voice ~~ bark, whinny, bray, snort
movement (motion) ~~ walk, trot, canter, gallop
The zebra is the national animal (?) and is also depicted on the coat-of-arms of Botswana, Africa!
The fascinating feature of the zebra is the stripes. Though there are some other animals with stripes on their bodies, no other animal has stripes all over its body as the zebra. Some animal experts believe that the stripes on a zebra help it to hide from its predators (camouflage), or at least, confuse them while running away, especially the lion which is supposed to be colour blind, and some others are in the opinion that the stripes reflect the sun’s heat and help the zebra to withstand the solar radiation.
Though the patterns of stripes on all zebra look the same for an ordinary observer, each individual zebra has a pattern of its own, just as a person has his/her own fingerprints that are different from another person – even his/her own mother, father, brother or sister!!
The most important and useful road sign, the ‘zebra crossing’, ‘also called ‘pedestrian-crossing’, is named after the stripes of the zebra! (‘zebra crossing’ = a set of wide black and white stripes marked on a road where pedestrians (people using the road or street on foot) are free to cross the road because at this sign the motor traffic must stop and allow the pedestrians to cross the road safely)
Most of the non-African people see these fascinating animals either in zoos or in international circuses!!
Though most members of the horse family are domesticated, the zebra has never been domesticated. From time to time, several people have tried to domesticate the zebra, but have never been successful!
Even the Romans, who called the zebra “hippotigris” (‘tiger horse’ or ‘horse tiger’), trained them to pull two-wheeled carts for showing in circuses, but never actually used them as pack animal!
There have been, however, some people in recent times who trained and used zebra to pull carts and to ride on, but only for a short period of time and just for show purpose.
Zebra have been hunted for their meat and skin. The meat is a local delicacy, i.e. local people eat the meat on special occasions, and the skin in its complete form is used as an item of decoration, and is also made into leather items, such as bags, belts, straps, etc.
The zebra has been featured in several stories, fables, comics, cartoons, animated films and in feature films!
The name and the picture of the fascinating zebra is used for several corporations and business establishments!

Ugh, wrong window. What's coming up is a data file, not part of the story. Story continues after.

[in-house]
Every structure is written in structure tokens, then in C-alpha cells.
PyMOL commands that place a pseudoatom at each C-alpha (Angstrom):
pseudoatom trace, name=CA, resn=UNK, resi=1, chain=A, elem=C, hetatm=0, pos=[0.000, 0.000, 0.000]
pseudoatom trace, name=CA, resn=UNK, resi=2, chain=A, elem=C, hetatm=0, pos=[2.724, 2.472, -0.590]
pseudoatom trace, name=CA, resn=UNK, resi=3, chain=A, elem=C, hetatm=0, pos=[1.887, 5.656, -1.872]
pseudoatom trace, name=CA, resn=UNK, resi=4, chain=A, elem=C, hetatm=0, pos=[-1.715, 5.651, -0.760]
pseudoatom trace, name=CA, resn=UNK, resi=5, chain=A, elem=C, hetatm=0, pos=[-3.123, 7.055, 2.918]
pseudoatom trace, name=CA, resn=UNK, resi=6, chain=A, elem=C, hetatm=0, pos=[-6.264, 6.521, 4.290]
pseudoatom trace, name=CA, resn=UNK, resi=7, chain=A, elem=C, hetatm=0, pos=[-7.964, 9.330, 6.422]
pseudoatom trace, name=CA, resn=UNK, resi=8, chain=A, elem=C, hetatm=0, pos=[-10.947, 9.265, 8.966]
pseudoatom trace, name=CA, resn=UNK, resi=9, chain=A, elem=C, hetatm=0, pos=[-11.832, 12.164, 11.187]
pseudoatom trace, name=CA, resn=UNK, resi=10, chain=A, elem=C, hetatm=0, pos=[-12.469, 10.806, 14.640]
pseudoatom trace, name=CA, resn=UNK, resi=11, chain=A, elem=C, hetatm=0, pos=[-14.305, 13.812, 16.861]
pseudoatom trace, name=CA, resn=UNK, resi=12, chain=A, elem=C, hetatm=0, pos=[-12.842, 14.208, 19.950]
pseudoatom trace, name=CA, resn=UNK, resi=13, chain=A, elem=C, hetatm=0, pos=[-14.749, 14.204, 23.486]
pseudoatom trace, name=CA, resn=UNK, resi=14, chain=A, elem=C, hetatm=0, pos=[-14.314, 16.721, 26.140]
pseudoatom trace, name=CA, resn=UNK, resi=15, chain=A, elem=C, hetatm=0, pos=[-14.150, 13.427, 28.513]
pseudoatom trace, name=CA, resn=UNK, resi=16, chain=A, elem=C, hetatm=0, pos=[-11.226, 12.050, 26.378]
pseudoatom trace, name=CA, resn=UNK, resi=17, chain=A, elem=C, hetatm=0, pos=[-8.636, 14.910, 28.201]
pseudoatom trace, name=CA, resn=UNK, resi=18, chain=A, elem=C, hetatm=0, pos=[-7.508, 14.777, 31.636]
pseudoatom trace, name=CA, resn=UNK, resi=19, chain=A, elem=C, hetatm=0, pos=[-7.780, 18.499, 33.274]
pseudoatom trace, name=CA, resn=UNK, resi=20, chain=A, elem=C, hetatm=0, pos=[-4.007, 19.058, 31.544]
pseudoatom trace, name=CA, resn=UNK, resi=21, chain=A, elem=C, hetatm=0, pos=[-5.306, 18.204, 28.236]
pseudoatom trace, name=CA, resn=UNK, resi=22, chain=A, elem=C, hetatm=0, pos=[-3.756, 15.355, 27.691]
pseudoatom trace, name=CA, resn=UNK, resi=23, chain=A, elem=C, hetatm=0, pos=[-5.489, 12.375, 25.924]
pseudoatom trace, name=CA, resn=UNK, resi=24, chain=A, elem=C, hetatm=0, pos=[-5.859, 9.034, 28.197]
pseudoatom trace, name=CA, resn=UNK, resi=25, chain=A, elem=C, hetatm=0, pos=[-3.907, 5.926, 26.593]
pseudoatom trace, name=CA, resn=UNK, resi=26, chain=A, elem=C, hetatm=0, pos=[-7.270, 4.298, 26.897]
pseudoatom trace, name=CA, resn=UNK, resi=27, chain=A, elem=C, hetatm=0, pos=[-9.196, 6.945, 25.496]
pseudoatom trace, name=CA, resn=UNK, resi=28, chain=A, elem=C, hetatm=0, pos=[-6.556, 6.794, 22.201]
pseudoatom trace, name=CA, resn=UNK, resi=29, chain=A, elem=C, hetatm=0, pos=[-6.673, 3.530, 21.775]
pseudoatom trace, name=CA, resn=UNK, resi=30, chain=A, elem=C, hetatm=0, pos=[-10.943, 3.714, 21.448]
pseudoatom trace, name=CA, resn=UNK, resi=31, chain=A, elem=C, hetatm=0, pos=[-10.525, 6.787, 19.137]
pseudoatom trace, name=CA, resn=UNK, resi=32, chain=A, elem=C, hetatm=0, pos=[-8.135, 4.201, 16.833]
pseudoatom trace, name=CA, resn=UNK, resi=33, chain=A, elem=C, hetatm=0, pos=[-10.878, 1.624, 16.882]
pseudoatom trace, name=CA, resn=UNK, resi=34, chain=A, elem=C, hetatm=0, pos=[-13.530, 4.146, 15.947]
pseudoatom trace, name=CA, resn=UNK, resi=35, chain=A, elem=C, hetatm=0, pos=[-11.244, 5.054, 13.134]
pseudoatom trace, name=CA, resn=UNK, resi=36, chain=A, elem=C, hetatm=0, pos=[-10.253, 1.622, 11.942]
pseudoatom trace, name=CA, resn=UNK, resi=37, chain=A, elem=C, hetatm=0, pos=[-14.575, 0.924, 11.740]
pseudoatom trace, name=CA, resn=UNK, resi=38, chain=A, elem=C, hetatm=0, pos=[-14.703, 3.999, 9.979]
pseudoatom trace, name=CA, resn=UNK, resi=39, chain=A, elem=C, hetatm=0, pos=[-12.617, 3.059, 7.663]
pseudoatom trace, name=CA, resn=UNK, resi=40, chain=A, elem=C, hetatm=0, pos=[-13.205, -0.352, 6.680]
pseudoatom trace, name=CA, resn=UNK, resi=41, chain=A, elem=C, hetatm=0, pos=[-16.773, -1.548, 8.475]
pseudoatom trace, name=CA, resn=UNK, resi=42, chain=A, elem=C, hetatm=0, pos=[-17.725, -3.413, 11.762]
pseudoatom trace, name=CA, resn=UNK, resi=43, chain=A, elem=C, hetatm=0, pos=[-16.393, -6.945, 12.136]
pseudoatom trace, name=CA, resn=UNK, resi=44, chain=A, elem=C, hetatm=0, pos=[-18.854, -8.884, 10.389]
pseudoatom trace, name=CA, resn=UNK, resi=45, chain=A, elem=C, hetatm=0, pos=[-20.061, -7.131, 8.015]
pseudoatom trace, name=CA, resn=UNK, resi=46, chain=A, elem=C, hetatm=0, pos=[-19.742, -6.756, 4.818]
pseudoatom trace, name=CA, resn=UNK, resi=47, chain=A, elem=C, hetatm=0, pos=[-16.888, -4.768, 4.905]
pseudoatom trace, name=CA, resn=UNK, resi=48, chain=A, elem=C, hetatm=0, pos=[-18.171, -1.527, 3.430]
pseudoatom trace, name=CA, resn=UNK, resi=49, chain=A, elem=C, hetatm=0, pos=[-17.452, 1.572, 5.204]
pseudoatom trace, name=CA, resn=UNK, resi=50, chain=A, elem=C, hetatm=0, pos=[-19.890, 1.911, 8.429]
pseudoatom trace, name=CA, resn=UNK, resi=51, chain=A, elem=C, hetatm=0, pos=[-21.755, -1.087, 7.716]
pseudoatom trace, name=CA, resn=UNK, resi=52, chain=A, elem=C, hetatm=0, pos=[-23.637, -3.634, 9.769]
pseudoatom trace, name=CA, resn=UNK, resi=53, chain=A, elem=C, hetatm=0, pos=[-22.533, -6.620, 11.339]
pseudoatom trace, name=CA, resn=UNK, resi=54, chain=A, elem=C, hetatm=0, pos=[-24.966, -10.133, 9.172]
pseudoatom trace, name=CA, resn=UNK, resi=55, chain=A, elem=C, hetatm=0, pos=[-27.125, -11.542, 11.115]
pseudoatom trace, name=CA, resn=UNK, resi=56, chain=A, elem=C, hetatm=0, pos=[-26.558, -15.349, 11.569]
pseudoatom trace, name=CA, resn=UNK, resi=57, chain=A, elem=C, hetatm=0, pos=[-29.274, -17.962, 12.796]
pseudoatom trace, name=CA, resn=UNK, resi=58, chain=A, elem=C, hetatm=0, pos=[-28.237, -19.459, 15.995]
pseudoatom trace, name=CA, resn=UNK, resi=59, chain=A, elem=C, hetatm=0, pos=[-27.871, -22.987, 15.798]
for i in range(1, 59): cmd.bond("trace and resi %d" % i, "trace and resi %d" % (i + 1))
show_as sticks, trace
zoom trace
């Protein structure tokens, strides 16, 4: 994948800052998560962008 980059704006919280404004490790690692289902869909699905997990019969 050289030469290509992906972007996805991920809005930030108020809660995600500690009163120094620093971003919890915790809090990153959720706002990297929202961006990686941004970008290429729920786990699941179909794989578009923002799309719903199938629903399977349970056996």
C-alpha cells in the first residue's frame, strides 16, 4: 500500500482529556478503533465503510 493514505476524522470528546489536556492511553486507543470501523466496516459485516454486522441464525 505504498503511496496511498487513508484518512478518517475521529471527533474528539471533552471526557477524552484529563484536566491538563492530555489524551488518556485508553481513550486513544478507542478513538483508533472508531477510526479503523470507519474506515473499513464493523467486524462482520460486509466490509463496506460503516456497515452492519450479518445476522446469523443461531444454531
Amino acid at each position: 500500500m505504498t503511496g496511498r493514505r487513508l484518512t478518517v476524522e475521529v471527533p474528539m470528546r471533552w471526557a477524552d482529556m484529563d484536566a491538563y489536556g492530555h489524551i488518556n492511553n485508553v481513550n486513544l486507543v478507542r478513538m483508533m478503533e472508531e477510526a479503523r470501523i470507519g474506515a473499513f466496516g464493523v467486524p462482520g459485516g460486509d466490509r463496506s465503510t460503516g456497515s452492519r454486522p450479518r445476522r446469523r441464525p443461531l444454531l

zebra (noun) = a referee in a football game
(also ‘yellow-jacket’, and some authorities use a space in between the two words: ‘yellow jacket’)
a kind of insect – stinging – diurnal (= active during day) – belongs to the wasp family, and closely related to the hornet – small with an exoskeleton (= tough, flexible outer cover) with black and yellow body in three parts: head, thorax and abdomen, yellow or white on the black face with 2 antennae, 2 compound eyes and 3 simple eyes, mouth parts with tough mandibles (jaws) for chewing insects and a proboscis (= long tube-like growth) for sucking up nectar and fruit, black and yellow thorax, 2 pairs of transparent wings (4 wings, but together, seen like only 2), 6 jointed legs, very narrow waist, conical, bulbous, black and yellow striped abdomen, (in all females) a permanent, sharp, barbed sting at the end of the abdomen; size: 0.05 to 1 inch (queen large, drone small and female worker smaller); feeds on insects, spiders and nectar; lives for queen – one year, drone – until one mating (dies soon after mating) and worker – a few days or weeks; several species and sub-species found in temperate regions of the world – mostly in the USA
The yellowjackets are predatory pest insects, i.e. they kill other insects which damage plants and crops in order to feed their larvae! However, they may be a nuisance during summer trying to feed on the food that people eat!!
Like most wasps, all female yellowjackets have permanent stings with which they can sting repeatedly!
Yellowjackets are social insects and make their nests with a paper-like substance made from chewing wood or plant fibre. Some species make their nests in trees and some in the ground!
Yellowjackets are also popular as their names are used for numerous sport teams and clubs of colleges and universities.
There are several comic characters with the name ‘yellow jackets’!
“Yellow jacket”, in two letters, is a jacket (coat) in yellow color that is worn by people.
yellowjacket (noun) = a kind of medicine used for causing sleep in patients suffering from severe pain or anxiety